“Even in regard to cricket commentary, games organized by the BCCI have a contractual condition that there can be no criticism of the BCCI or its selection process, thereby curtailing an exercise of free speech. Objective commentary ought to be permitted about everything connected to the match, allowing the commentators to express themselves freely and objectively. “
Brevity was the soul of the latest news item from the cricket world: commentator Harsha Bhogle had been unceremoniously axed from the ongoing 9th edition of the Indian Premier League.
It was unusual in that it was so unexpected. In December, Bhogle had conducted the auction ahead of this edition. His face and voice had been extensively used in promotional videos for the event. His duty roster for the tournament had been prepared, his flight tickets and hotel rooms had been booked.
All systems were go. And then, suddenly, arbitrarily, he wasn’t going. Last evening, while the Delhi franchise was making a mockery of its soi disant tag of ‘daredevils’, Harsha and his wife Anita watched a movie in a Mumbai theatre.
Shashank Manohar, who after a barnstorming start to his second innings as board president has added invisibility to his accomplishments, had no comment to make. Secretary Anurag Thakur – who in contrast to his nominal chief is now omnipresent and omnipotent in cricket affairs – “refused to comment”, as did IPL chairman and Indian cricket’s eternal survivor Rajiv Shukla.
And Harsha – in the interests of disclosure, a personal friend of 25 years standing – had no clue. “No one has told me anything, given me any reason,” he said when we spoke last night. “Maybe I’ll know something tomorrow. I hope…”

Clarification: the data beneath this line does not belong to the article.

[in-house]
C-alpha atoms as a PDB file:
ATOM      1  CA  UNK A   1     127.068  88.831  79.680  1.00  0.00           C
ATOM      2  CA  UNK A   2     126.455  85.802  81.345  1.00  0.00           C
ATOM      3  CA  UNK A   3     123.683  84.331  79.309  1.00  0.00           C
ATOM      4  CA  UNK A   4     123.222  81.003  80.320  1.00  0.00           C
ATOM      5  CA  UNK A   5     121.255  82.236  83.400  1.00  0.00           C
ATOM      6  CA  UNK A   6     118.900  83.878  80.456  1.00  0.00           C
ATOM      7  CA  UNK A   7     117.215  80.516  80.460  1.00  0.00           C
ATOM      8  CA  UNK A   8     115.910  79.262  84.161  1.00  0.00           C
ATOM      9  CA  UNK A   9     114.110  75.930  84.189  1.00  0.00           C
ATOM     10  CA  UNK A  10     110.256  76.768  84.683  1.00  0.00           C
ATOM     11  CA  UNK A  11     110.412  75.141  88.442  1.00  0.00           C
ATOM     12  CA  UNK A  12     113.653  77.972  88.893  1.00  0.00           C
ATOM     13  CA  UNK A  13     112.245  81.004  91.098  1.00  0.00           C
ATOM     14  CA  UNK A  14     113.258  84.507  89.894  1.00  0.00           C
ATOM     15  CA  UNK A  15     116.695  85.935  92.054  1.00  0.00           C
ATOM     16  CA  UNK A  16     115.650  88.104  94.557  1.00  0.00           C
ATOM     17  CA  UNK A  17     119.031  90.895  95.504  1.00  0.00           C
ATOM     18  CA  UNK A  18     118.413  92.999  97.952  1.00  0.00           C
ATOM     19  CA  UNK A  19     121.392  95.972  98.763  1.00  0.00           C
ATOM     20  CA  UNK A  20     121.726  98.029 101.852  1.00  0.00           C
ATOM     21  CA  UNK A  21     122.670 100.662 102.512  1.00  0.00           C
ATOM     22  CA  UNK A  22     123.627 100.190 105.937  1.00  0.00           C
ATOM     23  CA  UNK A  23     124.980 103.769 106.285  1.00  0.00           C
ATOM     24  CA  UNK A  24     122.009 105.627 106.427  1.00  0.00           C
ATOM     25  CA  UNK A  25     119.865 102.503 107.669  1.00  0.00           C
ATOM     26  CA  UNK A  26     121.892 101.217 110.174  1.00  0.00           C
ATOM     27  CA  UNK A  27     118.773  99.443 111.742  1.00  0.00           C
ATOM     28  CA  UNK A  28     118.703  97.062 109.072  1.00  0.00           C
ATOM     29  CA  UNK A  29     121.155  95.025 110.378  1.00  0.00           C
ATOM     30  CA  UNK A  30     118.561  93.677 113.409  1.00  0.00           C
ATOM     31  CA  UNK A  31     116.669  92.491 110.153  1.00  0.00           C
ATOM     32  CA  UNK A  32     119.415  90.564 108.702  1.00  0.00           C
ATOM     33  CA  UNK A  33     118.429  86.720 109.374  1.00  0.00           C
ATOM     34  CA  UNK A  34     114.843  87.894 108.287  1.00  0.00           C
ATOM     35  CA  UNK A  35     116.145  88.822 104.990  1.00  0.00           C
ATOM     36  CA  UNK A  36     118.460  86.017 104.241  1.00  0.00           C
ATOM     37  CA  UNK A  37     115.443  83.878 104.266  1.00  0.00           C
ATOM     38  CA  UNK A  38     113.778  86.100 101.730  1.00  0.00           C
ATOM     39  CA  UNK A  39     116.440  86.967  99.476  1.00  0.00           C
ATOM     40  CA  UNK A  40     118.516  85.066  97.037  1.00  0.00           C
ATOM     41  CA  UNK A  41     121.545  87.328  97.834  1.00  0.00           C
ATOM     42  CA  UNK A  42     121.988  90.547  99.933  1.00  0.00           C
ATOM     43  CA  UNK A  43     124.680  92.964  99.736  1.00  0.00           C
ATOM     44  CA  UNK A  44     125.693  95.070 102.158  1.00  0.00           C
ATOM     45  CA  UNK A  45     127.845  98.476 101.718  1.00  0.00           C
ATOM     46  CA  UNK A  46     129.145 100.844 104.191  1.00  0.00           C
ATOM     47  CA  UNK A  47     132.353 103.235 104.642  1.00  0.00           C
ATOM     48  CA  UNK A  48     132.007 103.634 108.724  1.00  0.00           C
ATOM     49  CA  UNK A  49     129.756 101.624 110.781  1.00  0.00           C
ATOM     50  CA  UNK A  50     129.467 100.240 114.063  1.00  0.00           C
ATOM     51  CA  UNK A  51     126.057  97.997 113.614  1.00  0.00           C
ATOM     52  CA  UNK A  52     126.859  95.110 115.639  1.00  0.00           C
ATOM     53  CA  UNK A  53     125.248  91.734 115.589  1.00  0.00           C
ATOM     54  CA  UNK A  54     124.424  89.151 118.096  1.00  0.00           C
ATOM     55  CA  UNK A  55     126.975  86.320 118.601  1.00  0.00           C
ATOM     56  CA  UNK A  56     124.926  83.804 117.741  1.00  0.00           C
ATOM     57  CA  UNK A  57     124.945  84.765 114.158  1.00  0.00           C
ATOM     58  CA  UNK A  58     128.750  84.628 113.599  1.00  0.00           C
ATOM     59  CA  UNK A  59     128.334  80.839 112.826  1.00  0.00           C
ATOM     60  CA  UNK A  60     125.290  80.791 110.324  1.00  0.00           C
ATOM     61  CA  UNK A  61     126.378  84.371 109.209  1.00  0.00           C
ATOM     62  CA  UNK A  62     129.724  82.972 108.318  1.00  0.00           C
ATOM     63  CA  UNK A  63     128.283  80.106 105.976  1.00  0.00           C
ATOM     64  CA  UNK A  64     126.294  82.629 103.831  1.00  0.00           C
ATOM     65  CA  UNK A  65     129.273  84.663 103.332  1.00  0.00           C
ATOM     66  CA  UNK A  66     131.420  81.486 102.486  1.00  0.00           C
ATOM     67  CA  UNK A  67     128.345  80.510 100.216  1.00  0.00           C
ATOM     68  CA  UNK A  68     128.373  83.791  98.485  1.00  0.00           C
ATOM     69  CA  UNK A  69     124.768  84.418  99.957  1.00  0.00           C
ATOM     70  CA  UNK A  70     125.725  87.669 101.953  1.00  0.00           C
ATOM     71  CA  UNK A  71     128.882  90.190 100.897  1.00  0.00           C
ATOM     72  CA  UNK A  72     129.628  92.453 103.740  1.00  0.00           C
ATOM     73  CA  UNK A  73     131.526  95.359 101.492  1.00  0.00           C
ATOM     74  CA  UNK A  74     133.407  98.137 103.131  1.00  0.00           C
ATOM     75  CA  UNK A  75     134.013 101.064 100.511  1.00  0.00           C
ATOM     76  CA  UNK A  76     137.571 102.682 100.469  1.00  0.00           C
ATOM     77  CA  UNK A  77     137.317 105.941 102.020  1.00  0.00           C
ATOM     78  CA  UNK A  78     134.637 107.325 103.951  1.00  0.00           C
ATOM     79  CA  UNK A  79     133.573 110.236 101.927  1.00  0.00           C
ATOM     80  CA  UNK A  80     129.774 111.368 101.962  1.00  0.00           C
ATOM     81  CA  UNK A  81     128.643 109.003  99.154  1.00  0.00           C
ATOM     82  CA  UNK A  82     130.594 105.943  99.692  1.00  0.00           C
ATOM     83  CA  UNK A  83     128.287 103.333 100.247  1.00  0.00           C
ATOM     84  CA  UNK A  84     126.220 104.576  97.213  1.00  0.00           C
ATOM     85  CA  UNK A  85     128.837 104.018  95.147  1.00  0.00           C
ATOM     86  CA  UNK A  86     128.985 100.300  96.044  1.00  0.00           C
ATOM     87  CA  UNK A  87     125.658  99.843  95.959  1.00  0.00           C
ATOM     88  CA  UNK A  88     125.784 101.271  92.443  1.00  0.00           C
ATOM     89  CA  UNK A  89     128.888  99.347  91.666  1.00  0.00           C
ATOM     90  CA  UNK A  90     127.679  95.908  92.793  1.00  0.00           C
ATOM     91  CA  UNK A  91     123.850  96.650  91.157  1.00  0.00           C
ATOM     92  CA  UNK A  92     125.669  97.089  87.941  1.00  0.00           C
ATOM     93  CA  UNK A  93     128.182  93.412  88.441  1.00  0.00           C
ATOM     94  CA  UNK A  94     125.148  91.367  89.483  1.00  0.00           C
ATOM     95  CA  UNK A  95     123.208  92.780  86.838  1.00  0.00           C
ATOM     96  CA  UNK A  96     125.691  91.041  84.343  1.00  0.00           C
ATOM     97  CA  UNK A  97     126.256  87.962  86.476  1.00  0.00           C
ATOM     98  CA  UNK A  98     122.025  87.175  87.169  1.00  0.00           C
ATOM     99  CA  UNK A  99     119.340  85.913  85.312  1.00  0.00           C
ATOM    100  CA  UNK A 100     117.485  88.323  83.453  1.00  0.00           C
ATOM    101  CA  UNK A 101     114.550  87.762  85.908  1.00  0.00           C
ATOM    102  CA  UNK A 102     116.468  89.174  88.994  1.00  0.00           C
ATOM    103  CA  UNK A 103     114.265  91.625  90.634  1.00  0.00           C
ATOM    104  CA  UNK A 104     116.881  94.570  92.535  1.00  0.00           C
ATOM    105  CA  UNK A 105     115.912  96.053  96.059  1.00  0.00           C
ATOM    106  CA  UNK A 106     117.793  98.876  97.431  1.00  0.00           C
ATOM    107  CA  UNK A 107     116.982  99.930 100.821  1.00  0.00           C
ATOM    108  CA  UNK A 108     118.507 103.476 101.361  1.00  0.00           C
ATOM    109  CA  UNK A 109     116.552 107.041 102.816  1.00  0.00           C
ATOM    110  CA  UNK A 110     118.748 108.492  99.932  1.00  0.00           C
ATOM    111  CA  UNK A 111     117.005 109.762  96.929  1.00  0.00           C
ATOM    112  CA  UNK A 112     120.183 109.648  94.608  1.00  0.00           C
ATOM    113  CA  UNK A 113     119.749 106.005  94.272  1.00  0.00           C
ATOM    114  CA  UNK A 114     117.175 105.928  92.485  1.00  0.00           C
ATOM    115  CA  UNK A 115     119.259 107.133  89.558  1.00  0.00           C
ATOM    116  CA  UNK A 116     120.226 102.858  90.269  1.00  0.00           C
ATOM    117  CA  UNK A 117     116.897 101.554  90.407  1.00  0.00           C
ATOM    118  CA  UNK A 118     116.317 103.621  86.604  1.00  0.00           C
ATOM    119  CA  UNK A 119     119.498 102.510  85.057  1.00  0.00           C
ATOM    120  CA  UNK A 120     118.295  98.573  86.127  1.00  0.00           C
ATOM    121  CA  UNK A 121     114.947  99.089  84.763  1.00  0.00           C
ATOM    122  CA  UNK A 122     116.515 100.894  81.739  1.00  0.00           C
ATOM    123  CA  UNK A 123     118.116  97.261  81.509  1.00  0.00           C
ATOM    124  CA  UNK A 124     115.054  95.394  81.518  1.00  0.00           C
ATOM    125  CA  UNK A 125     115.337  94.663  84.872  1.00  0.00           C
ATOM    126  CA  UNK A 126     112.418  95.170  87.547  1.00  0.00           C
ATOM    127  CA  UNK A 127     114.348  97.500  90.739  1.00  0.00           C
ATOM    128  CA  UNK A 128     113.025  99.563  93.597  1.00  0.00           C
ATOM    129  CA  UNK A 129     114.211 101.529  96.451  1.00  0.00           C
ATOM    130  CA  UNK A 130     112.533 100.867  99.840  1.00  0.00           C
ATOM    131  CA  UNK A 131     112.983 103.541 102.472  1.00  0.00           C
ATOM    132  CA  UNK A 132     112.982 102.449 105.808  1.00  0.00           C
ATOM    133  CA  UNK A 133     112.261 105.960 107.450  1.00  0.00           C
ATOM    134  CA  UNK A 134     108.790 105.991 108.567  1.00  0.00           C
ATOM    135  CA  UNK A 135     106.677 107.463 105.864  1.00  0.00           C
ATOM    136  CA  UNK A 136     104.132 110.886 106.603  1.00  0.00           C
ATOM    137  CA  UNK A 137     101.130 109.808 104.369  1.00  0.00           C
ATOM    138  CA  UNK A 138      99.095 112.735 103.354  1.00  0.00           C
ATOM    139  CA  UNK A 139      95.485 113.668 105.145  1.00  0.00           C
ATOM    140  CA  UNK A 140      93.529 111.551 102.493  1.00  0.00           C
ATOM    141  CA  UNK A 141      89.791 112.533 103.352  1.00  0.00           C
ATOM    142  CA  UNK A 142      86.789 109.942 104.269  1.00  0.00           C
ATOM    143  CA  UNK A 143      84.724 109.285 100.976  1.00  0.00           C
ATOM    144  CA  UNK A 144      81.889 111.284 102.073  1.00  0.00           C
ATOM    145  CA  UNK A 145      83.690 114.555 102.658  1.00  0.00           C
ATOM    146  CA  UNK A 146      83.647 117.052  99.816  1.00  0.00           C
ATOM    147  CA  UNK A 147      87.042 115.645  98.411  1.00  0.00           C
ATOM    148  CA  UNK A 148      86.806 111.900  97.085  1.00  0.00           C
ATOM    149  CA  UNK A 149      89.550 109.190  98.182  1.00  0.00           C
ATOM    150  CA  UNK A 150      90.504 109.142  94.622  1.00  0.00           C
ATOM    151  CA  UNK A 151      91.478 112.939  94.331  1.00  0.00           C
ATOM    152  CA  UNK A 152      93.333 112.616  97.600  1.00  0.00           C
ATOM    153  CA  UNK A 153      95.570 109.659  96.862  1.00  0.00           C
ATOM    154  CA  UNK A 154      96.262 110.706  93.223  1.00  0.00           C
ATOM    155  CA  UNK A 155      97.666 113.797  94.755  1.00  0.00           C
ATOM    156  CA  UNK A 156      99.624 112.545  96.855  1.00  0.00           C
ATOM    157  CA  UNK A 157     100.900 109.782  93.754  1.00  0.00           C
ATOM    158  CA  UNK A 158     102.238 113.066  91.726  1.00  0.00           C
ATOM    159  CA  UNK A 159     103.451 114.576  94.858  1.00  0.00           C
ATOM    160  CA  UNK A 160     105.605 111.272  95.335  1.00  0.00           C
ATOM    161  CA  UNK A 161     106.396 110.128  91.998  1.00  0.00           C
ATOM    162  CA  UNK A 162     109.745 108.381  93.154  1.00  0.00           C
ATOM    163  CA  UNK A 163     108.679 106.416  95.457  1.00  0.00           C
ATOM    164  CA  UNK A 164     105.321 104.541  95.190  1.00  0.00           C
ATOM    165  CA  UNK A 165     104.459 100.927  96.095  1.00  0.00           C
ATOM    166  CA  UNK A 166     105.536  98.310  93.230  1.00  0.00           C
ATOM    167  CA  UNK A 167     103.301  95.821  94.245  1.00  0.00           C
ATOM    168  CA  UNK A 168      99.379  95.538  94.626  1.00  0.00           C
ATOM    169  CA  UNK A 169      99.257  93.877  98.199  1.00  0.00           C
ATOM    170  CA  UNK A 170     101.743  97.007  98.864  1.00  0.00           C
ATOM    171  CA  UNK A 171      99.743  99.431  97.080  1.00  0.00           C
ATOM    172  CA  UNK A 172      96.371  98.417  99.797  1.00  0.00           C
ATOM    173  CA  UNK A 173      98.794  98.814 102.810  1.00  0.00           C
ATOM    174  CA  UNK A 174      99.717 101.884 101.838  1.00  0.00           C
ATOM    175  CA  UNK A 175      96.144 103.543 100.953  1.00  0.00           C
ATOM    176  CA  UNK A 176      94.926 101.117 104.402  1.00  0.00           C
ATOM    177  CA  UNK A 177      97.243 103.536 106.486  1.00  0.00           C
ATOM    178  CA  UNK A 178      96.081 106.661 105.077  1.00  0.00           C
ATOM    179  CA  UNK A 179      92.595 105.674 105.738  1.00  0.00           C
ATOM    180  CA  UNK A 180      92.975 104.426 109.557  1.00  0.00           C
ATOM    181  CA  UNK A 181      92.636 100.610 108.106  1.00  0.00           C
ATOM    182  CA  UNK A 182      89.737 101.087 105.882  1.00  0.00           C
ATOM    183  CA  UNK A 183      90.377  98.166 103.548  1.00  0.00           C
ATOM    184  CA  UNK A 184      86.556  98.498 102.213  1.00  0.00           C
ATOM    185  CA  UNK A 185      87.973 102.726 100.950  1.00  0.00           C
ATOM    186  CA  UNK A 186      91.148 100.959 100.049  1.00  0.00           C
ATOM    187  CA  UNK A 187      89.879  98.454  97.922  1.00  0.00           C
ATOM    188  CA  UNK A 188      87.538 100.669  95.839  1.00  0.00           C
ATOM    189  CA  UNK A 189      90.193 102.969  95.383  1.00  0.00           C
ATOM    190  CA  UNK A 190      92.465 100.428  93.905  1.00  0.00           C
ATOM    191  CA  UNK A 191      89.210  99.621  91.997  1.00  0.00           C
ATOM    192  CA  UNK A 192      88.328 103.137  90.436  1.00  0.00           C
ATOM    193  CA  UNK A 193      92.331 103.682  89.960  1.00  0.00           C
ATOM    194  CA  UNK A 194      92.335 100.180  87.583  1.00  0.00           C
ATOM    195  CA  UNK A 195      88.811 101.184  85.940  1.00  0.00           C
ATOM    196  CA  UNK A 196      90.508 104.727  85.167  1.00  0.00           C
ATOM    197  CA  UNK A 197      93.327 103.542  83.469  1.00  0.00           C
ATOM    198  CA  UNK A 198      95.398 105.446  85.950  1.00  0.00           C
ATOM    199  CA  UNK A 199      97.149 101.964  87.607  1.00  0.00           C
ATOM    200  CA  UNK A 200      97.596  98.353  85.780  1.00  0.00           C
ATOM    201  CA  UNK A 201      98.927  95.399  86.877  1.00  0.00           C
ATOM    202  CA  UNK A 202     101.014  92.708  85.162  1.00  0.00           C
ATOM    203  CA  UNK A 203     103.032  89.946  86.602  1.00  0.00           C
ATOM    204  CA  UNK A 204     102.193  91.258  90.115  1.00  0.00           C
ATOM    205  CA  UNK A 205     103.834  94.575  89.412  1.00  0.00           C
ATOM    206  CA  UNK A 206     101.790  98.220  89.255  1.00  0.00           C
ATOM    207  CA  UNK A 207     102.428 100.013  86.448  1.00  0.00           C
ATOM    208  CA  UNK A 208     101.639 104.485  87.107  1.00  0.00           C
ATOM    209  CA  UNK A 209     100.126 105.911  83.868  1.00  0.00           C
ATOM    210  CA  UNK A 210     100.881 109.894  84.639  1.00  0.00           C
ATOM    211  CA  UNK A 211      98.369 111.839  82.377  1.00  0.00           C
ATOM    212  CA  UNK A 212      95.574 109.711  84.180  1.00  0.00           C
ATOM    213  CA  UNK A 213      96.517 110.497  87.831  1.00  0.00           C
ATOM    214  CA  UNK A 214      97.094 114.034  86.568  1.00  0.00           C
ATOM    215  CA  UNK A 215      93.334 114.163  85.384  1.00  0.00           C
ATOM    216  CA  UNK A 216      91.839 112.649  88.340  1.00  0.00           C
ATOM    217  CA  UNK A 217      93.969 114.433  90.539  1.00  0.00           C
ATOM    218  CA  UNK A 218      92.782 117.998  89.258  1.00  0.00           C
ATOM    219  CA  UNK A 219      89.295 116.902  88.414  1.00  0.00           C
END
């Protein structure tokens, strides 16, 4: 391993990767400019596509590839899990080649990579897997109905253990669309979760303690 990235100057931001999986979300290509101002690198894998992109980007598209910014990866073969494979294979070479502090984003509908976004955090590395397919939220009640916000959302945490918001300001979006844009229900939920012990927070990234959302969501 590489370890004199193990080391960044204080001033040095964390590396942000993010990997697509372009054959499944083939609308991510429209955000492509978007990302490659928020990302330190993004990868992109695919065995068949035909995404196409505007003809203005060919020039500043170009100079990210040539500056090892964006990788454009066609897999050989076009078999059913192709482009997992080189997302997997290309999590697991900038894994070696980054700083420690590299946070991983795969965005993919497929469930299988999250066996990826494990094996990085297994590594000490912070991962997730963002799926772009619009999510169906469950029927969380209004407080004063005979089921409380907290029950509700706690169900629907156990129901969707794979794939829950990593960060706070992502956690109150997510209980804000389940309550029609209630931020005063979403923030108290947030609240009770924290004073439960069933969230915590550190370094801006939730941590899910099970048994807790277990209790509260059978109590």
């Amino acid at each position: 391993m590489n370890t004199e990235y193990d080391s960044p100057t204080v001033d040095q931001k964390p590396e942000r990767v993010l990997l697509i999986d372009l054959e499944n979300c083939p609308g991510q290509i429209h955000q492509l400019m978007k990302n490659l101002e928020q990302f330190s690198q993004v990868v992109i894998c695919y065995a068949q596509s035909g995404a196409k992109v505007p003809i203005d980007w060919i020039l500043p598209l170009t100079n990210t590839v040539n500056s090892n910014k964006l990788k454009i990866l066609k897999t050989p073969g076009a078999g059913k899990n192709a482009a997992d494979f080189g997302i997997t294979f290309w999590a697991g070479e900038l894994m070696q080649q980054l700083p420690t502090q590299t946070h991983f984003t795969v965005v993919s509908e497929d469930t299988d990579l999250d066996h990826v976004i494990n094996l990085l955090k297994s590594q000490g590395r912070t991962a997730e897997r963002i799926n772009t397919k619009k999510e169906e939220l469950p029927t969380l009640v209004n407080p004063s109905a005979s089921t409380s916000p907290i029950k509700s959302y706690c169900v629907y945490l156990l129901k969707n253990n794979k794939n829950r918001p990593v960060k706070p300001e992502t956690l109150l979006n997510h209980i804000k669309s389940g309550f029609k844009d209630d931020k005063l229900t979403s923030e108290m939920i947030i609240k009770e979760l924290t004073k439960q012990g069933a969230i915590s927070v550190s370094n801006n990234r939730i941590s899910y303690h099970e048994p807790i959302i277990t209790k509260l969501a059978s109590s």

Into that informational vacuum, ‘Enter rumour, painted full of tongues’.
Thus, it is supposed that ‘T2184’ aka Amitabh Bachchan’s call for jingoism in the commentary box (which he followed up with “fed up ho gaye yaar” and “jab dekho unki tareef karte rehte hain…” and “…it’s the limit yaar” among other comments, was the proximate cause — more so since his strictures had the tacit endorsement of India’s T20 captain MS Dhoni.
What could have been passed off as a generic remark on commentators, plural, acquired a pointed edge when Bachchan played the ‘mujrim kaun?’ game. Not Sunil Gavaskar, he said, with a spray of exclamations for emphasis. Not Sanjay Manjrekar either, he hastened to clarify. As befits a putative president, he occupied his version of the high moral ground and refused to name who he was talking about, allowing his myriad fans to arrive at their own conclusions through the game of elimination he was happy to indulge them in. Typical of a certain category of Twitter ‘influencer’, who finds innuendo far more powerful than straight talk.